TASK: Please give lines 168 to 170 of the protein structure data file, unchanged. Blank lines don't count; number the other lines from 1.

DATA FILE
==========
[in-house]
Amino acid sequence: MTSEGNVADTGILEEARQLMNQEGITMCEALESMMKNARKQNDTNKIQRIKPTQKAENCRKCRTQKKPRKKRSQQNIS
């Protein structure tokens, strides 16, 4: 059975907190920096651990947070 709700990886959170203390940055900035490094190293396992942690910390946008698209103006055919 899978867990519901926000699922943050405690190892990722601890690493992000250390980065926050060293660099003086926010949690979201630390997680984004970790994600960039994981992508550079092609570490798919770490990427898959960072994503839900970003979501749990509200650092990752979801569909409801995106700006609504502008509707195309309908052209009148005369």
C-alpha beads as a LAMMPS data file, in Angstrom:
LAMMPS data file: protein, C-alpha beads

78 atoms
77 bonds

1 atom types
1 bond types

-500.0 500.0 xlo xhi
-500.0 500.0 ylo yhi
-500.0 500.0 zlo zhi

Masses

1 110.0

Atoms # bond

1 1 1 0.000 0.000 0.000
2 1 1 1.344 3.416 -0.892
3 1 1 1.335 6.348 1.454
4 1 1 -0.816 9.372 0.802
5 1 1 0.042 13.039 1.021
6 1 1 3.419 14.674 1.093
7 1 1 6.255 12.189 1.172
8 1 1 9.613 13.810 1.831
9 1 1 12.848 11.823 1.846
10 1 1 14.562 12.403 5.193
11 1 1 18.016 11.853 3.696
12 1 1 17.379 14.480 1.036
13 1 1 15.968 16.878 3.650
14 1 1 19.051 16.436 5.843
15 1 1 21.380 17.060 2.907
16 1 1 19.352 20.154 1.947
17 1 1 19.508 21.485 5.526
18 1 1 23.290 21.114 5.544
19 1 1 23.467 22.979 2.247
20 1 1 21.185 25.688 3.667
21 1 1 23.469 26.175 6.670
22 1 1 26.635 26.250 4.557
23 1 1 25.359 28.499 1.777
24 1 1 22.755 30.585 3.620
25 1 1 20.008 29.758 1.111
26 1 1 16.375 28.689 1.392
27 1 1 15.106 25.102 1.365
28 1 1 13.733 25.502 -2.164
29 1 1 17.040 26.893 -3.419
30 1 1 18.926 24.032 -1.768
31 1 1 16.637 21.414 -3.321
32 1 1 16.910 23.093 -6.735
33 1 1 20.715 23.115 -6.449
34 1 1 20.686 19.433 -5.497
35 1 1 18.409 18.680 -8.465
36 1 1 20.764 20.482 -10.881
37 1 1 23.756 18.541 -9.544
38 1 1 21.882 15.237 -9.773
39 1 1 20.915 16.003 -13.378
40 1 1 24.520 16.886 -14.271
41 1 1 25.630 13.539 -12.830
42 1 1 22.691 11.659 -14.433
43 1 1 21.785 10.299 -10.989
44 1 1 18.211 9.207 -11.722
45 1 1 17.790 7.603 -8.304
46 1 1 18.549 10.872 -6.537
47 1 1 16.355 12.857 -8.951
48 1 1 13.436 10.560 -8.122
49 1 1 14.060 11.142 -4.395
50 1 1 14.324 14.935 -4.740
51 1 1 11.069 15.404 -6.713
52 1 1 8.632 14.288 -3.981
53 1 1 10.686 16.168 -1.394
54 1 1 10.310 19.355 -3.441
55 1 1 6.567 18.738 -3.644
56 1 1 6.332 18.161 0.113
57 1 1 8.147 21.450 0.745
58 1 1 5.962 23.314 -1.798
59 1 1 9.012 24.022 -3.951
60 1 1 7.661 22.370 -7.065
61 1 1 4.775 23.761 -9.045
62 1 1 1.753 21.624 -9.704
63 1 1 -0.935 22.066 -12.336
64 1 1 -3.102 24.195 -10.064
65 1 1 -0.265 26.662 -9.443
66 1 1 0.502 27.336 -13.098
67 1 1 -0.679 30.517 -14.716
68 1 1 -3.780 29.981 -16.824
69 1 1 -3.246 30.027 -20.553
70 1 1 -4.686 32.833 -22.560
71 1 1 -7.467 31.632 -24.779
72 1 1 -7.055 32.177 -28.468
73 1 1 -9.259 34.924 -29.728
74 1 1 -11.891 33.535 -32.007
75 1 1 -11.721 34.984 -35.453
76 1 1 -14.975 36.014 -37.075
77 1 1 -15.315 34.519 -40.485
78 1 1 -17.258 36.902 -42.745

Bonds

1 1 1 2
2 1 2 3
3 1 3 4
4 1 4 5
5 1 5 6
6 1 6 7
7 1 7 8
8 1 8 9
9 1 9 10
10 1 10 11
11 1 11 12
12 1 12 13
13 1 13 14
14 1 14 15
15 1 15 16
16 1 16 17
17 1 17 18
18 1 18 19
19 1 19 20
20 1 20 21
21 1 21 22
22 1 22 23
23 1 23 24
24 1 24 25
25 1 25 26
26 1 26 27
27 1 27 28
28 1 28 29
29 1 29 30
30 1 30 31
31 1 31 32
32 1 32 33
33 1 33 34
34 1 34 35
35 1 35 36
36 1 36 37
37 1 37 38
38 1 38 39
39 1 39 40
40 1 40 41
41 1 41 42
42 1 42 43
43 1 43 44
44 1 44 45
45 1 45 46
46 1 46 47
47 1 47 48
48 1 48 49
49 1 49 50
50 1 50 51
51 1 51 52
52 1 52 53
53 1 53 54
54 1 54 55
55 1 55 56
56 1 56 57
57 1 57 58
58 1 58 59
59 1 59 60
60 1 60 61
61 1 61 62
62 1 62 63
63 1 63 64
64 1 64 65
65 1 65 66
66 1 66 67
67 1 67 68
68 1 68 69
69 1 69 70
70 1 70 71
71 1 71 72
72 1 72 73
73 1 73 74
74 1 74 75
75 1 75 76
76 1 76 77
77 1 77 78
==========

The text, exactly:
74 1 74 75
75 1 75 76
76 1 76 77